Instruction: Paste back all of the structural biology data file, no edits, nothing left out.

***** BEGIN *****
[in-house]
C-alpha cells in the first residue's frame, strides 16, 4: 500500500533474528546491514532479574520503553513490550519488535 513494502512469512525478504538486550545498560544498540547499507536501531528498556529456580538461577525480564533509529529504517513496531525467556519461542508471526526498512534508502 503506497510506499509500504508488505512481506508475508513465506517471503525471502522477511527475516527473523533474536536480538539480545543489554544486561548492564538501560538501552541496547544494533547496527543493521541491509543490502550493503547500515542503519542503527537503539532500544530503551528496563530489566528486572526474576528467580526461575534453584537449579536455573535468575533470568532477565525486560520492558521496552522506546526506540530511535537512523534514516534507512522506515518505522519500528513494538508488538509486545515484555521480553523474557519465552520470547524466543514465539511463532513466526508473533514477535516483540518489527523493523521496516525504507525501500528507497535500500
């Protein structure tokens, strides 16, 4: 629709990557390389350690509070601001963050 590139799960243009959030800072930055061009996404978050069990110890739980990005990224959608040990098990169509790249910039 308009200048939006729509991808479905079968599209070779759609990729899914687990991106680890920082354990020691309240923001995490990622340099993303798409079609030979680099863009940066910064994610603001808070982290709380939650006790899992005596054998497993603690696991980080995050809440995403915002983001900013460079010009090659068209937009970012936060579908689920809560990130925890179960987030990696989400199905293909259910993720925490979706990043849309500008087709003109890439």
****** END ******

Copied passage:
[in-house]
C-alpha cells in the first residue's frame, strides 16, 4: 500500500533474528546491514532479574520503553513490550519488535 513494502512469512525478504538486550545498560544498540547499507536501531528498556529456580538461577525480564533509529529504517513496531525467556519461542508471526526498512534508502 503506497510506499509500504508488505512481506508475508513465506517471503525471502522477511527475516527473523533474536536480538539480545543489554544486561548492564538501560538501552541496547544494533547496527543493521541491509543490502550493503547500515542503519542503527537503539532500544530503551528496563530489566528486572526474576528467580526461575534453584537449579536455573535468575533470568532477565525486560520492558521496552522506546526506540530511535537512523534514516534507512522506515518505522519500528513494538508488538509486545515484555521480553523474557519465552520470547524466543514465539511463532513466526508473533514477535516483540518489527523493523521496516525504507525501500528507497535500500
């Protein structure tokens, strides 16, 4: 629709990557390389350690509070601001963050 590139799960243009959030800072930055061009996404978050069990110890739980990005990224959608040990098990169509790249910039 308009200048939006729509991808479905079968599209070779759609990729899914687990991106680890920082354990020691309240923001995490990622340099993303798409079609030979680099863009940066910064994610603001808070982290709380939650006790899992005596054998497993603690696991980080995050809440995403915002983001900013460079010009090659068209937009970012936060579908689920809560990130925890179960987030990696989400199905293909259910993720925490979706990043849309500008087709003109890439």